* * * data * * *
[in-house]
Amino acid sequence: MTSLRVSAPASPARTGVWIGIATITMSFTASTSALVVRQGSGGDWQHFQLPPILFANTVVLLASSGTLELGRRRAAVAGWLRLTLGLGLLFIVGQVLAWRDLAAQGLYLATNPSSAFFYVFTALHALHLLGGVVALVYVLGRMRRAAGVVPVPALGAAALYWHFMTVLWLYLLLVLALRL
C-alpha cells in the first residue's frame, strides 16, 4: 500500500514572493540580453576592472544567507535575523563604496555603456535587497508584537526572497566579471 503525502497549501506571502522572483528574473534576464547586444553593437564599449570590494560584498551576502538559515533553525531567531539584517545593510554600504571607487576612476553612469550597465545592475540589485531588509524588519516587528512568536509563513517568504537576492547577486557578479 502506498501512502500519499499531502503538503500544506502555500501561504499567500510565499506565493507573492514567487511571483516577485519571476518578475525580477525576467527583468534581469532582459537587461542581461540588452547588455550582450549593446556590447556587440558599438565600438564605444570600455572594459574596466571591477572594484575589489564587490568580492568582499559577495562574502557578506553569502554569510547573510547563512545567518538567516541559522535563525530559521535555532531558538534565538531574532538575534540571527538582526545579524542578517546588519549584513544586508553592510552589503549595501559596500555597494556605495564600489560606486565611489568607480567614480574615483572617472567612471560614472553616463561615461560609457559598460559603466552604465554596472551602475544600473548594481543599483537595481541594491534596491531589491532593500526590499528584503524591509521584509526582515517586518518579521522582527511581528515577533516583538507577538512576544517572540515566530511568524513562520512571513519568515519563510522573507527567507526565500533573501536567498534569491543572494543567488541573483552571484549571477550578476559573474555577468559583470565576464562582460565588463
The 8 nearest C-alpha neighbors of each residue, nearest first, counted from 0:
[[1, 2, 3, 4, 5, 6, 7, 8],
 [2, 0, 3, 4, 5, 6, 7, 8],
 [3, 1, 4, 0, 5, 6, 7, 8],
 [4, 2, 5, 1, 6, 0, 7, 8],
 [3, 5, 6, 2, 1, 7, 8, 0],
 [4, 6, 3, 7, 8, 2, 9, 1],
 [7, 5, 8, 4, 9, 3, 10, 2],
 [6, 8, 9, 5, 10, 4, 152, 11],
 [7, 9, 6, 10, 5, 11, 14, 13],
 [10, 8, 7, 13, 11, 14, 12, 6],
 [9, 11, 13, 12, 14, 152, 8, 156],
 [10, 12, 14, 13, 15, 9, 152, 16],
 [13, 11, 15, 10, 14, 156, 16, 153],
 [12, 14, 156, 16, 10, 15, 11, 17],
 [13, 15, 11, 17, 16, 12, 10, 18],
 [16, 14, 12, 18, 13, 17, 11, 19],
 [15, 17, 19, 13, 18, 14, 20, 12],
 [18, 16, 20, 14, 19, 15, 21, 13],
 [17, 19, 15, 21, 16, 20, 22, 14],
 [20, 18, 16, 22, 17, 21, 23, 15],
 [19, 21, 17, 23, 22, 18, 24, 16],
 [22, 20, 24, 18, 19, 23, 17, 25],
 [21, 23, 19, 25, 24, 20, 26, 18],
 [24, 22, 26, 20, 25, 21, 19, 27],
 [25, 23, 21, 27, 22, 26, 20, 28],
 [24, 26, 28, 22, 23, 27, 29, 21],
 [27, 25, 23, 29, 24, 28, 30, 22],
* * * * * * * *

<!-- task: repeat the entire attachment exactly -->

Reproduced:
[in-house]
Amino acid sequence: MTSLRVSAPASPARTGVWIGIATITMSFTASTSALVVRQGSGGDWQHFQLPPILFANTVVLLASSGTLELGRRRAAVAGWLRLTLGLGLLFIVGQVLAWRDLAAQGLYLATNPSSAFFYVFTALHALHLLGGVVALVYVLGRMRRAAGVVPVPALGAAALYWHFMTVLWLYLLLVLALRL
C-alpha cells in the first residue's frame, strides 16, 4: 500500500514572493540580453576592472544567507535575523563604496555603456535587497508584537526572497566579471 503525502497549501506571502522572483528574473534576464547586444553593437564599449570590494560584498551576502538559515533553525531567531539584517545593510554600504571607487576612476553612469550597465545592475540589485531588509524588519516587528512568536509563513517568504537576492547577486557578479 502506498501512502500519499499531502503538503500544506502555500501561504499567500510565499506565493507573492514567487511571483516577485519571476518578475525580477525576467527583468534581469532582459537587461542581461540588452547588455550582450549593446556590447556587440558599438565600438564605444570600455572594459574596466571591477572594484575589489564587490568580492568582499559577495562574502557578506553569502554569510547573510547563512545567518538567516541559522535563525530559521535555532531558538534565538531574532538575534540571527538582526545579524542578517546588519549584513544586508553592510552589503549595501559596500555597494556605495564600489560606486565611489568607480567614480574615483572617472567612471560614472553616463561615461560609457559598460559603466552604465554596472551602475544600473548594481543599483537595481541594491534596491531589491532593500526590499528584503524591509521584509526582515517586518518579521522582527511581528515577533516583538507577538512576544517572540515566530511568524513562520512571513519568515519563510522573507527567507526565500533573501536567498534569491543572494543567488541573483552571484549571477550578476559573474555577468559583470565576464562582460565588463
The 8 nearest C-alpha neighbors of each residue, nearest first, counted from 0:
[[1, 2, 3, 4, 5, 6, 7, 8],
 [2, 0, 3, 4, 5, 6, 7, 8],
 [3, 1, 4, 0, 5, 6, 7, 8],
 [4, 2, 5, 1, 6, 0, 7, 8],
 [3, 5, 6, 2, 1, 7, 8, 0],
 [4, 6, 3, 7, 8, 2, 9, 1],
 [7, 5, 8, 4, 9, 3, 10, 2],
 [6, 8, 9, 5, 10, 4, 152, 11],
 [7, 9, 6, 10, 5, 11, 14, 13],
 [10, 8, 7, 13, 11, 14, 12, 6],
 [9, 11, 13, 12, 14, 152, 8, 156],
 [10, 12, 14, 13, 15, 9, 152, 16],
 [13, 11, 15, 10, 14, 156, 16, 153],
 [12, 14, 156, 16, 10, 15, 11, 17],
 [13, 15, 11, 17, 16, 12, 10, 18],
 [16, 14, 12, 18, 13, 17, 11, 19],
 [15, 17, 19, 13, 18, 14, 20, 12],
 [18, 16, 20, 14, 19, 15, 21, 13],
 [17, 19, 15, 21, 16, 20, 22, 14],
 [20, 18, 16, 22, 17, 21, 23, 15],
 [19, 21, 17, 23, 22, 18, 24, 16],
 [22, 20, 24, 18, 19, 23, 17, 25],
 [21, 23, 19, 25, 24, 20, 26, 18],
 [24, 22, 26, 20, 25, 21, 19, 27],
 [25, 23, 21, 27, 22, 26, 20, 28],
 [24, 26, 28, 22, 23, 27, 29, 21],
 [27, 25, 23, 29, 24, 28, 30, 22],